Here are a few observations that allow this partnership to work.
- A willingness to discuss one’s process—the good and the not so good thinking and planning.
- A willingness to show your work. I get to review all her written materials, which allows me to make comment and suggest improvements.
- Willingness to try what the Coach suggests, even though there is some uncertainty in trying something new.
- Staying in the process, working the relationship via long distances.
- It takes longer, than doing your process by yourself. But if you work farther ahead, you end up with a better effort—that works.
- The yoke can hurt, but the process would hurt more without the help on the other side to assist.
- Two are better than one, for they have a good reward for their labor.
Barrowing courage and strength from the other side of the yoke—Coaching just Works! Just imagine how a coaching partnership could work for you!
The Life Saver
It’s really scary to be, in over your head, in rough and deep uncharted waters. The frantic efforts to preserve life when taking in water, thrashing about, scared and panicked about what’s next.
Managing to gasp for breath, while trying to stay afloat, is overwhelming. Going down for the third time, imagining the end is near! In situations like this, one feels really alone and helpless.
That was the situation with one of my students, who admitted, “You saved my life. I was drowning and I was getting pretty scared. You threw me a life ring of safety. You are like a lifesaver to me.” A life preserver was thrown her way and she desperately grabbed it and held on tight. It worked! Things are different now since we pulled her out of the tumultuous deep. She was floundering, but no more! She was rescued and pulled safely ashore. We spent some quality time debriefing—understanding her plight! She was not alone anymore.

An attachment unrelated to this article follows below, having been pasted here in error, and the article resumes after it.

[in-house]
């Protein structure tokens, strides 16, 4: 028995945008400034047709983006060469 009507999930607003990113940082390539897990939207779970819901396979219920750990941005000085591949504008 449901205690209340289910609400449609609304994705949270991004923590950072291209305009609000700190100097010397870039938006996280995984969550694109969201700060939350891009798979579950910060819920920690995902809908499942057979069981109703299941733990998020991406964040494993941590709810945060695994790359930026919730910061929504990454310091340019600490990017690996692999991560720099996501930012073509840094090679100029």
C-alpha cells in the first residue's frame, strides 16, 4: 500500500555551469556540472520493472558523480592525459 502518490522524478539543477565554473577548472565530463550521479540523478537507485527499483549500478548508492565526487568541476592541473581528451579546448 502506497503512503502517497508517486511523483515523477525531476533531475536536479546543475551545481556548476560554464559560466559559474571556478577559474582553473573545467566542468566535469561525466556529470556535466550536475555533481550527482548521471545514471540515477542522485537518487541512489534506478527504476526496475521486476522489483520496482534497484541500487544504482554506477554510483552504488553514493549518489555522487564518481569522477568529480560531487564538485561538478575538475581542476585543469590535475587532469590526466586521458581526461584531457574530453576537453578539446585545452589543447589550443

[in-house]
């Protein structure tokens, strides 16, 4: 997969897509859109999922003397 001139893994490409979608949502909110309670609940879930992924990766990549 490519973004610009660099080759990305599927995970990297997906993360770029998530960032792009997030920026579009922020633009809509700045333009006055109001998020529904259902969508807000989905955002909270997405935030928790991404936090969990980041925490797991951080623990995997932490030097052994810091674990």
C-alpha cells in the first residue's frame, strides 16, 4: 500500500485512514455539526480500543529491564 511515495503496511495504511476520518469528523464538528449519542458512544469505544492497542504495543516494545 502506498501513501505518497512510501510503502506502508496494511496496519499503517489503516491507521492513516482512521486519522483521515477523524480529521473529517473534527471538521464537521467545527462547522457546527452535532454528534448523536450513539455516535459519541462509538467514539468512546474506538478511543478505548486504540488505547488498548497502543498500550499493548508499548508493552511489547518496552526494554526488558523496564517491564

We began restructuring her ministry process. Now she is more organized. She is more excited about ministry. She even goes back into deep water, to test the waters. She is more prepared now. She is swimming again and is not afraid of the water. She is using the “buddy system” with her coach, checking in.
Now there is more clarity to her vision. She made some critical adjustments navigating some rocky hazards. With some new insights and skills, she resolved to chart a new course. She was ready to embark on a whole new adventure. This time, when she ventures into deep waters, she has a plan and she is not alone.
What made the difference in her journey? It was the Life Guard, who was the lifesaver here. This too, is the role of a Kidology Coach—a wise vigilant, experienced leader who rescues those who want the help. Another potential ministry casualty was rescued!
Coaching Works! “Imagine how a how a life-saving intervention could change your direction.” Another Kidmin saved from drowning!
Rescued By A Tow Truck